“Down and Up” Packing Tutorial for the Black Canyon

Multi-pitch routes traditionally are approached from below with the technical climbing beginning and ending in more or less the same place thus allowing parties to stash gear at the base while on route. It’s convenient to hike in with a larger more comfortable pack containing extra water, extra layers, and so on to have a mini base camp at the start of the route. However, routes where the descent takes a different path necessitate an “up and over” kit. The only functional difference is you don’t get to leave anything at the base with everything you need on the route remaining unchanged.

In the Black Canyon this norm of approaching from below is literally flipped on its head. The approach starts on the rim on the canyon, often in the dark, and ends at the bottom of the canyon before getting on route and climbing back to the rim. We’ll call this page the Black Canyon “down and up” packing page and dive into the various strategies for climbing with the kit you need to get to the base on your back or on your harness.

Choosing a Pack / No Pack

There are two schools of thought here. Many climbers eschew the bulk of a pack for the minimalist strategy of clipping approach shoes and a water bottle to their harness. You’ll see your guide (and a lot of others) climbing with a small “bullet” pack in the range of 15 to 30 liters. For us leading a party on a longer route, the ability to take extra water, a first aid kit, and have everything stowed away is a priority. It’s also partly a function of the fact guides are used to climbing with a pack. Our pick for an on route pack is the Petzl Bug (18 liters). The Black Diamond Bullet (16 liters) is also a great choice and certainly the time tested (and namesake) on route rock climbing pack. Peak provides on route packs for guests if you don’t have your own.

black canyon with peak guides

Technical Equipment

Here is a basic list of the technical equipment a FOLLOWER would want for a day in the Black Canyon. This equipment is included on a guided day in the Black with Peak if you don’t have your own:
– Helmet (UIAA approved)
– Climbing harness (must have a belay loop)
– Belay device w/ dedicated pear shaped locking carabiner
– Nylon 120cm sling w/ locking carabiner
– One large pear shaped locking carabiner to clove to the anchor with (Petzl William or Attache)
– Optional: chalk bag
– Optional: belay gloves

What would the gear list for a leader be? It depends. Feel free to contact us to ask general questions about a leader’s kit but be advised, you’ll get a lot more “it depends” on your movement skill, risk tolerance, and general preferences.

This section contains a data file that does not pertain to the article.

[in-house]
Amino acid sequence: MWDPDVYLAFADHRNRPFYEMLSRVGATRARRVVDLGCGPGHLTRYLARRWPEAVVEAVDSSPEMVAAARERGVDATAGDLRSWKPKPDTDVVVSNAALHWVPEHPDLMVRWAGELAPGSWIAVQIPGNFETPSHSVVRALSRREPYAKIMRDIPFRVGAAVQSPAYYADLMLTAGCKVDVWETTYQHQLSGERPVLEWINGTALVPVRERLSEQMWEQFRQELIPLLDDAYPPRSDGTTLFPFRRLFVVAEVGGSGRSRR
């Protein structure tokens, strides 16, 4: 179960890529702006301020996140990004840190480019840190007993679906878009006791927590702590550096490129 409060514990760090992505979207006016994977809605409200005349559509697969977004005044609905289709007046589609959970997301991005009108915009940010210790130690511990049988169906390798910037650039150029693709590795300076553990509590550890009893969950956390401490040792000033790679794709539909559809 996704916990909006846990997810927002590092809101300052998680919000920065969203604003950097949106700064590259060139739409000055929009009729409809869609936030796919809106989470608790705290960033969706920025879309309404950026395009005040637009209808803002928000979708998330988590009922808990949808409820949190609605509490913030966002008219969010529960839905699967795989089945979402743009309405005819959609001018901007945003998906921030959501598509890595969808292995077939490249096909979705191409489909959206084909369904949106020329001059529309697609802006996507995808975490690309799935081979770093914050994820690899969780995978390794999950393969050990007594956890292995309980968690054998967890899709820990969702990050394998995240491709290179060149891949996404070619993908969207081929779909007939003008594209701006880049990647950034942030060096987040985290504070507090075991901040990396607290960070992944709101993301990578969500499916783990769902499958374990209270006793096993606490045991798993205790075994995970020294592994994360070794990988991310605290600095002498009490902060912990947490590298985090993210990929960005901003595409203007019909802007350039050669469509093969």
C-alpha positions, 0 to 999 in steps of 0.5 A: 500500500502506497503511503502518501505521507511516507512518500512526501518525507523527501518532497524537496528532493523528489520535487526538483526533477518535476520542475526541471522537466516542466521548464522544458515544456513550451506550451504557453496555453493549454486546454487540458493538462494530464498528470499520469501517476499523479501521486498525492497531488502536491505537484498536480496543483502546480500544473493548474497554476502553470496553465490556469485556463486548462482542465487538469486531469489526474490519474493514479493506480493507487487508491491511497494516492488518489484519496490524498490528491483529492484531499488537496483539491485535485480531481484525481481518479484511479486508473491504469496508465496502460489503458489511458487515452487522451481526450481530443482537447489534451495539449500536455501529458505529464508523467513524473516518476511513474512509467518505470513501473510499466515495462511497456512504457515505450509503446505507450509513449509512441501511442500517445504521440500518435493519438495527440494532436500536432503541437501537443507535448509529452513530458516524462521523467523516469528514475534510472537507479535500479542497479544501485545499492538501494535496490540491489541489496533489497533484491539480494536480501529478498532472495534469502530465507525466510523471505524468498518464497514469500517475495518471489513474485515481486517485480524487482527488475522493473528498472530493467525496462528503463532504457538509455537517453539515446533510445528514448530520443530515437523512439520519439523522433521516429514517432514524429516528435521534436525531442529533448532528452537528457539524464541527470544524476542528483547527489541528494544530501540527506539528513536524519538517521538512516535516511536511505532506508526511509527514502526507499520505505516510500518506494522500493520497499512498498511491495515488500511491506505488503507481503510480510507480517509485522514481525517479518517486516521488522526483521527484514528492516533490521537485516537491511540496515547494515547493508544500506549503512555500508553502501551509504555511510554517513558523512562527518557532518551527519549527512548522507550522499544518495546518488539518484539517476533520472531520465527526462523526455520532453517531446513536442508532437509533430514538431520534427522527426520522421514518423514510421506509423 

The approach we’ll take in this format is a list of layers to add as the temperature decreases. Temperature guidelines are provided to give the following recommendations some context but don’t take them too literally:

  • Base layer: cotton (or synthetic) T-shirt and synthetic climbing pant
  • Temps in the 60s add a fleece layer
  • Temps in the 50s add a lightweight puffy
  • Temps in the 40s or below add base layers
  • Rain in the forecast – add a rain shell

In dry, high elevation climates like Colorado being in the sun or shade makes all the difference in the perceived temperature. Layers are key to adjust as you move in or out of the shade or as the day warms up in general. Here’s the bottom line: if it’s gnarly out there take a bigger pack and be prepared.


Rock climbing shoes: Comfort is key and there is no one climbing shoe that is best for every application. The La Sportiva TC Pro is by in large one of the best climbing shoes ever conceived. Sized to wear with thin socks this gets pretty darn close to a quiver of one – at least for all day climbs.

Approach shoes: Many of the canyon descents (if not all of them) require technical scrambling and/or rappels. Footwear you can confidently move through 3rd and 4th class terrain is essential. Ideally, the shoe you bring to the Black is on the lighter weight end of the spectrum since you will need to carry it on your back. Check out the Arc’teryx Acrux.

Food / Water

Sandwich or other solid food for lunch that isn’t 100% sugar combined with candy bars, Clif bars, Gu, or fancy organic blocks of dried ambivalence will get you through. Minimum of 1 liter of water and maybe up to 3 liters if the temps are higher (~70 degF or above and you’re in the sun). The Platypus collapsible bottle is the guides’ pick. Rigid Nalgene bottles are difficult to cram into a 16-18 liter pack with shoes, kit, and everything else.